I’m not sure if this broken, twisted pine tree was because of a tornado or from straight-line winds. We had a tornado come through this area of the Ouachita National Forest back in 2013. This tornado caused a lot of damage to several miles of National Forest. It came within a 1 / 2 mile of my place. This pine tree was several hundred yards from where the main tornado damage occurred.
I read that just because a tree is twisted this does not mean it was caused by a tornado. Weather.gov states that:
This is one of the most common mistakes – the fact that trees were “twisted” off doesn’t necessarily mean a tornado has gone through. If you could draw a line straight down a tree, you’d see that the tree isn’t exactly alike from one side to the other. Differences in limbs and leaves may cause the tree to have more wind resistance on one side than the other. The tree begins to “twist” (much like a stop sign “twists” in strong winds). If wind speeds are high enough the tree will begin to tear apart in a twisting motion -even though the winds are relatively straight!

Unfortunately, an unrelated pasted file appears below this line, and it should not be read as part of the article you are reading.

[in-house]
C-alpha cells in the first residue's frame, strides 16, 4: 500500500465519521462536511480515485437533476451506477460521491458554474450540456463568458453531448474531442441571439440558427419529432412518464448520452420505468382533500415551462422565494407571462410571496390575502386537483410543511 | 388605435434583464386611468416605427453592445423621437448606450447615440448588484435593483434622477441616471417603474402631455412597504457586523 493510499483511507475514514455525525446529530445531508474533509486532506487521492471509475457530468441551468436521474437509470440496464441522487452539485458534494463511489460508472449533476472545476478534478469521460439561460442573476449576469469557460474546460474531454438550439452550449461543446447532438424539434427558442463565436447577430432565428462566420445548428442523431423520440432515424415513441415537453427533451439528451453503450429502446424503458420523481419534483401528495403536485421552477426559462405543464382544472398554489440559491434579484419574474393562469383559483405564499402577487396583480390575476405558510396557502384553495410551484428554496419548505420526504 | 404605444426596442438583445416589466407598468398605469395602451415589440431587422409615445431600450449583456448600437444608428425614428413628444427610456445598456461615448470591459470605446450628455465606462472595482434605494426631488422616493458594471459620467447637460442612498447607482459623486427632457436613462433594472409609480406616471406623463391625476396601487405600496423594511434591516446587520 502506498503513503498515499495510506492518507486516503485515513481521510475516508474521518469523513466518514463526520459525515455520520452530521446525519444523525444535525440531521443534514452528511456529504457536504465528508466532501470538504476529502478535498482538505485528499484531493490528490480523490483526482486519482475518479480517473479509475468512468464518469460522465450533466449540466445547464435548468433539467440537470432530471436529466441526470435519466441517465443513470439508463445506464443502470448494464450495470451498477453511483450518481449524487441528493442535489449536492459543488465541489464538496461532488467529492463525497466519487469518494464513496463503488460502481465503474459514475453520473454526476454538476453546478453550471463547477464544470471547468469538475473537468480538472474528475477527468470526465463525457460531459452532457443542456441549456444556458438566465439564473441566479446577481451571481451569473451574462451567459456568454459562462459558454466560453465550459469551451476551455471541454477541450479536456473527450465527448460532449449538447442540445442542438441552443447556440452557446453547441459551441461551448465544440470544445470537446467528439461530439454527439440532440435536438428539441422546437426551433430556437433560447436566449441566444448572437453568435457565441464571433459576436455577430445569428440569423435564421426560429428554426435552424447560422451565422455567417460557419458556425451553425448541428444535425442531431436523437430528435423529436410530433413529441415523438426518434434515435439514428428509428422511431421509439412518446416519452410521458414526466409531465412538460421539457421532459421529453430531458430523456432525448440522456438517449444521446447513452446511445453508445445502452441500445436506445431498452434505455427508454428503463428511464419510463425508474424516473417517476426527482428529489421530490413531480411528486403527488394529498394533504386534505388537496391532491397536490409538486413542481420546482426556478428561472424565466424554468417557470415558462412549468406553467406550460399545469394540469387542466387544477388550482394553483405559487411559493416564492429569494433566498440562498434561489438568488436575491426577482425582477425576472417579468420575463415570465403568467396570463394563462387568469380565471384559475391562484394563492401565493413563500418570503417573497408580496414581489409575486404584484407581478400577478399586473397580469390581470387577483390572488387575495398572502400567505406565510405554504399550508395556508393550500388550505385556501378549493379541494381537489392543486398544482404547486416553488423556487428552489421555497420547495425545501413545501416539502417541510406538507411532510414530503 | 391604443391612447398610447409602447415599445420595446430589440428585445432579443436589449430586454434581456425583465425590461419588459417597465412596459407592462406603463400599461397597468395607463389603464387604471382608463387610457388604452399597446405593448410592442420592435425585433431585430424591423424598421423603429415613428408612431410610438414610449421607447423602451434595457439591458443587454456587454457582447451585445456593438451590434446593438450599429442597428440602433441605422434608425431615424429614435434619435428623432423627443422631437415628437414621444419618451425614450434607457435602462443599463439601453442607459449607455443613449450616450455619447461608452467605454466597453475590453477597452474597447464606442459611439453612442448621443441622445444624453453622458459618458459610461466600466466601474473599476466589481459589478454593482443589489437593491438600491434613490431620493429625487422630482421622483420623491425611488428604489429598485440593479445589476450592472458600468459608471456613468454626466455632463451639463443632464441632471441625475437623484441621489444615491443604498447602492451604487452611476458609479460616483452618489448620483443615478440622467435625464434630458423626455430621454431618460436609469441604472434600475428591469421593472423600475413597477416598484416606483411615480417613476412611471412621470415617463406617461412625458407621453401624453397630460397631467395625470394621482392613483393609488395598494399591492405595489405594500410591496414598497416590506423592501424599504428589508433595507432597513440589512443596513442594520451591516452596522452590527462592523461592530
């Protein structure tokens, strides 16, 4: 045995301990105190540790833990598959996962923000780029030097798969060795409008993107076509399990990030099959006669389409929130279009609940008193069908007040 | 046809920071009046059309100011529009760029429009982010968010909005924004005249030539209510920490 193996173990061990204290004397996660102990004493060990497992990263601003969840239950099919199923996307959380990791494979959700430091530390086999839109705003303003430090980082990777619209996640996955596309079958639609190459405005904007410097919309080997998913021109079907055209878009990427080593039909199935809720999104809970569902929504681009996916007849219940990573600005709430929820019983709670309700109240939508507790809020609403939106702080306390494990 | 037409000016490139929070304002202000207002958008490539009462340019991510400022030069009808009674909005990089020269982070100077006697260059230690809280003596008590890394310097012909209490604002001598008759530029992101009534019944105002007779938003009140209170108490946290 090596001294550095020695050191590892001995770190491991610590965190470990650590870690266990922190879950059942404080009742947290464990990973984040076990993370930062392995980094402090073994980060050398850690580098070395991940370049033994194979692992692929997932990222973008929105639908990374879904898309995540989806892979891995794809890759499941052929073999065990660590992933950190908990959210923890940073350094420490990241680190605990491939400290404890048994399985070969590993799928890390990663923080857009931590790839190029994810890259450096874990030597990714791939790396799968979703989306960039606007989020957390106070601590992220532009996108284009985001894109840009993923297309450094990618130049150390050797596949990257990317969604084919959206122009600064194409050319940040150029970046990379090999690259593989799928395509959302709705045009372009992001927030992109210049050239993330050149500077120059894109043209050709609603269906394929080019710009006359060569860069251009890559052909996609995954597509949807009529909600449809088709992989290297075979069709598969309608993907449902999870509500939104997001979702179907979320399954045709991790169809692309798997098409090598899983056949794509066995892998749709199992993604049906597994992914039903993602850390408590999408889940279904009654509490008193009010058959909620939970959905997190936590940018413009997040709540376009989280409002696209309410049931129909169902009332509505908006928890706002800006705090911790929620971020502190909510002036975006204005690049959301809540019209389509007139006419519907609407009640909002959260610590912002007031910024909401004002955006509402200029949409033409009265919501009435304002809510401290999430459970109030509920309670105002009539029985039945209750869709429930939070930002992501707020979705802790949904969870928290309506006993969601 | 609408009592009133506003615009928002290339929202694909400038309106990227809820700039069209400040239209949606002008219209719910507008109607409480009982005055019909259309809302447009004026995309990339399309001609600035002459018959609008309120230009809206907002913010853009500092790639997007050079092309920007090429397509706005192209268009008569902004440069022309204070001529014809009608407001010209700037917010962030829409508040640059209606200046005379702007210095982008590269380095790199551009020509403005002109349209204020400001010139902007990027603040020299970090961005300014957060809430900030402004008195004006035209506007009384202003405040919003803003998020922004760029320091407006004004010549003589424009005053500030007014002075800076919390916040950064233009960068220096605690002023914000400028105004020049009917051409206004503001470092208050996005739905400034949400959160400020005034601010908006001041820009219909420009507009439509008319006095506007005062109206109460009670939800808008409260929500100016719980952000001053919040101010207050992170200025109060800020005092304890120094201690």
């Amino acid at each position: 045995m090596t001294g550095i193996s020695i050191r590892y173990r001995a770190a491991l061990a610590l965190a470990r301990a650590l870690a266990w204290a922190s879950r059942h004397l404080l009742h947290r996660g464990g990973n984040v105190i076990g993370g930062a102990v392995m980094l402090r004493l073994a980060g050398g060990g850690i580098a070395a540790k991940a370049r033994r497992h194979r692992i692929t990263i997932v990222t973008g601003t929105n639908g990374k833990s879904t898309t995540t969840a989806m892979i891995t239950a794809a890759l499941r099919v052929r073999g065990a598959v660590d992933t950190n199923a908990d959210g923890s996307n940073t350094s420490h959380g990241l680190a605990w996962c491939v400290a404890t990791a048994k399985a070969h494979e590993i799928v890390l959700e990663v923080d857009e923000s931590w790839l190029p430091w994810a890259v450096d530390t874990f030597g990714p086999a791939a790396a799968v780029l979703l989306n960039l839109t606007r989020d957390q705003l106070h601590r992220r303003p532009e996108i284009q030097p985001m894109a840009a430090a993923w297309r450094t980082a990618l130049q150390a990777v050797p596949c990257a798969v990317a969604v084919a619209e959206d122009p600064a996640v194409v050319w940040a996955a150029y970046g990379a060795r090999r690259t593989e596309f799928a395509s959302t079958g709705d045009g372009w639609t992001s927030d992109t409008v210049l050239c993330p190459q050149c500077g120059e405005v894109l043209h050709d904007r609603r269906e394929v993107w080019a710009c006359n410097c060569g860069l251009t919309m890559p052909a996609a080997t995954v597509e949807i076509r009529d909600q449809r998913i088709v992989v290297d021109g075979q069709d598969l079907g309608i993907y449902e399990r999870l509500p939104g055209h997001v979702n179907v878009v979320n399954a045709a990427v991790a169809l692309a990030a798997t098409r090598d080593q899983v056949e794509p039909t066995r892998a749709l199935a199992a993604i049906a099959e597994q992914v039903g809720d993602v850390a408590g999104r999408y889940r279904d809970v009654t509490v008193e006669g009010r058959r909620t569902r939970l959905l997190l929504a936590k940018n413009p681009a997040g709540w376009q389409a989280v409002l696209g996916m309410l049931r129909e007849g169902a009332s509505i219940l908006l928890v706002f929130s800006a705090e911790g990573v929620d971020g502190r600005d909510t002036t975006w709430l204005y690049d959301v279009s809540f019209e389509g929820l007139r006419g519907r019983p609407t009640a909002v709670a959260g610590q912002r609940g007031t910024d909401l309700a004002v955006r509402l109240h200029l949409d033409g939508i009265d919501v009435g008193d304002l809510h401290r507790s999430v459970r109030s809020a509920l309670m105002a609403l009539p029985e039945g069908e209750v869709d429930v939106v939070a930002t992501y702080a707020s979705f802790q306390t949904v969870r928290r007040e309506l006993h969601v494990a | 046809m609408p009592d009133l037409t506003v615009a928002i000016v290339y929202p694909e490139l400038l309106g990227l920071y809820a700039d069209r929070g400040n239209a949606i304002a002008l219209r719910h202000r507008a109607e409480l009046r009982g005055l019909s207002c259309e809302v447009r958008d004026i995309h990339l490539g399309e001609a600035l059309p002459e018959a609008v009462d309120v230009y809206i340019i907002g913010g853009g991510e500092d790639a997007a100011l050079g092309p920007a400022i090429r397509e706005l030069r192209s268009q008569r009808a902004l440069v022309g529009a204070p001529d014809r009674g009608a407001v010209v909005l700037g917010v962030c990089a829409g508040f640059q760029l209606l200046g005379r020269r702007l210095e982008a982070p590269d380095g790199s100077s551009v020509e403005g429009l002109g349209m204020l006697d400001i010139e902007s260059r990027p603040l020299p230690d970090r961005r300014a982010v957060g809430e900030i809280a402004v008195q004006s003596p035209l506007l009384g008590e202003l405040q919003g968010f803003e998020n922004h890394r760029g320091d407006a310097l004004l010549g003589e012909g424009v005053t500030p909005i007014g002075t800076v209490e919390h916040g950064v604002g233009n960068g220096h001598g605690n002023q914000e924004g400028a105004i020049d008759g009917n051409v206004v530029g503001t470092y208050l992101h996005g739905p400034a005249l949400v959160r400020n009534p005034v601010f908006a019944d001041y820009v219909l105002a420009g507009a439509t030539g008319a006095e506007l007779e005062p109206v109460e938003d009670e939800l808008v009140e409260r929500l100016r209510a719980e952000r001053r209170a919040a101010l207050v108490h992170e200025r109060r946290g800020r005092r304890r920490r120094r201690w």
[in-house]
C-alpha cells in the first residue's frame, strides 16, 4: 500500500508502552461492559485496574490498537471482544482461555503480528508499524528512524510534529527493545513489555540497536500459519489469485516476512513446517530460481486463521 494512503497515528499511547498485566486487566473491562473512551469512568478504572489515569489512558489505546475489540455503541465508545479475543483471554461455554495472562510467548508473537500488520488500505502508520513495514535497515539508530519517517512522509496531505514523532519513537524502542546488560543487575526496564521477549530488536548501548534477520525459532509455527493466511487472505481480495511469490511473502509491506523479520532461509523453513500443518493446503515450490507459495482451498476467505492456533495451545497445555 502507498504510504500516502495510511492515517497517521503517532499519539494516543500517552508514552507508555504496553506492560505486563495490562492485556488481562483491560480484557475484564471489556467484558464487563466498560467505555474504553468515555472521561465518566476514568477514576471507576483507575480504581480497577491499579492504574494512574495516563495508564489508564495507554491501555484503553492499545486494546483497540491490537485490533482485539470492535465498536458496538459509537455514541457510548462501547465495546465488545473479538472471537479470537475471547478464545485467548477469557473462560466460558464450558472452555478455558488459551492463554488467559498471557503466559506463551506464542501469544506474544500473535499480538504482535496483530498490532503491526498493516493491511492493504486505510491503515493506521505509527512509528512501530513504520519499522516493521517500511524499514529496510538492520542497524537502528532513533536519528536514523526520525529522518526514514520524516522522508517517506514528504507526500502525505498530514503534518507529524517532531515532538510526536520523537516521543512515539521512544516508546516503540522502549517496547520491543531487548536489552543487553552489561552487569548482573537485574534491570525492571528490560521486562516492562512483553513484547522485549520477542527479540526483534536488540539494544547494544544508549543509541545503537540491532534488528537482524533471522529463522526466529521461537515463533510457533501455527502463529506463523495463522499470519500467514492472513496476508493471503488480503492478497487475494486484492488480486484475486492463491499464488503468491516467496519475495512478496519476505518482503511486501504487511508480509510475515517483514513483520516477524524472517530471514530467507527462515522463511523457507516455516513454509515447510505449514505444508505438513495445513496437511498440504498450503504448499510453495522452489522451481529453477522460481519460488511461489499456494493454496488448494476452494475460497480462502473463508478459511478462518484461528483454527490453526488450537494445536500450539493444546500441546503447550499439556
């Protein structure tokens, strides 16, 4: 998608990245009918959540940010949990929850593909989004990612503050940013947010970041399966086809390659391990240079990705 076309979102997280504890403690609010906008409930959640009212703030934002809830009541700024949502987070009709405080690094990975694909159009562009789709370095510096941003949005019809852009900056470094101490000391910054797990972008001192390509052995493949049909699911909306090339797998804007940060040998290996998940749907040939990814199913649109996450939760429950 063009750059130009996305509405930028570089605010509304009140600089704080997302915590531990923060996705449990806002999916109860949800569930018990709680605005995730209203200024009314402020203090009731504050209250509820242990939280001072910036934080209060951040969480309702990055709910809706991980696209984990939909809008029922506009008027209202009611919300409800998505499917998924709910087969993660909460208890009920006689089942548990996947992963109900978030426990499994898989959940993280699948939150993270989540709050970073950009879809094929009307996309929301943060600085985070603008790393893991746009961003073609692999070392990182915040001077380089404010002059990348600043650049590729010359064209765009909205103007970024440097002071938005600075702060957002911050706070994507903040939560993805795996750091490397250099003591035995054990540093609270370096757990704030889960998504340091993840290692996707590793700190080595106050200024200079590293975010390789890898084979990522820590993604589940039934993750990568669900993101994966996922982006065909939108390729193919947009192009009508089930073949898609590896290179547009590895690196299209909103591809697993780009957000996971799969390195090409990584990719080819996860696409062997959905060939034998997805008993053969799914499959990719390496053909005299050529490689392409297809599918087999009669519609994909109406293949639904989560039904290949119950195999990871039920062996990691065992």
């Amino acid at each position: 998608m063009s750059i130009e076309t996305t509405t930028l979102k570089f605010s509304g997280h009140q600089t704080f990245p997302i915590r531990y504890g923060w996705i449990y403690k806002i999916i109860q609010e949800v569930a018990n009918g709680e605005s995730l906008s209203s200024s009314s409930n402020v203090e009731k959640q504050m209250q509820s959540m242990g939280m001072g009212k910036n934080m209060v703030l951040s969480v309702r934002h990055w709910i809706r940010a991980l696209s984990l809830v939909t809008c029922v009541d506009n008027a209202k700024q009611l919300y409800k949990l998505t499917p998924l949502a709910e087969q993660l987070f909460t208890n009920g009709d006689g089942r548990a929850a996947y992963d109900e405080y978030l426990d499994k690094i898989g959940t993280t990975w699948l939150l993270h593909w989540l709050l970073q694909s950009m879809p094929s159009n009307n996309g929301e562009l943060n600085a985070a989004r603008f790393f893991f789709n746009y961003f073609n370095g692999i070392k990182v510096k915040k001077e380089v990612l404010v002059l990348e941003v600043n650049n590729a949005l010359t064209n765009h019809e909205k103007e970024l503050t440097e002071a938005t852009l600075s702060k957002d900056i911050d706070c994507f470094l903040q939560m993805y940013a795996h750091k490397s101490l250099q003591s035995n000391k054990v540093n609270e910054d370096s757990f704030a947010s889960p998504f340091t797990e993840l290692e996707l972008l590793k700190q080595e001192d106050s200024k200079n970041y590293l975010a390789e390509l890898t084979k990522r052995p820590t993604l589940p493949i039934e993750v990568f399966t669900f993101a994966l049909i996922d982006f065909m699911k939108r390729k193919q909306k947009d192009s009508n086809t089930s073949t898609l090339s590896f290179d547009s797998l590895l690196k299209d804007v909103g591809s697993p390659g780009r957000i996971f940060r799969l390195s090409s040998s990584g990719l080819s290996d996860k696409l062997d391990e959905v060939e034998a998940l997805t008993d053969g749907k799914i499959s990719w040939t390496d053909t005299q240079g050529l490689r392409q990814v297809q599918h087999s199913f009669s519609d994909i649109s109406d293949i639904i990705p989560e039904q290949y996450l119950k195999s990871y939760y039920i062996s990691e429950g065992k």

I also read that this area is a High Risk area for Tornadoes. According to records, the largest tornado in this area was an F4 in 1952 that caused 9 injuries and 7 deaths. *Tornado risk is calculated from the destruction path that has occurred within 30 miles of the location.
Straight-Line Winds vs. Tornado
The key difference is in two words – IN and OUT!
IN – all wind flows INTO a tornado. Debris is often laying at angles due to the curving of the inflow winds.
OUT – all wind flows OUT from a downburst. Debris is often laying in straight lines (hence the term “straight line winds”) parallel to the outward wind flow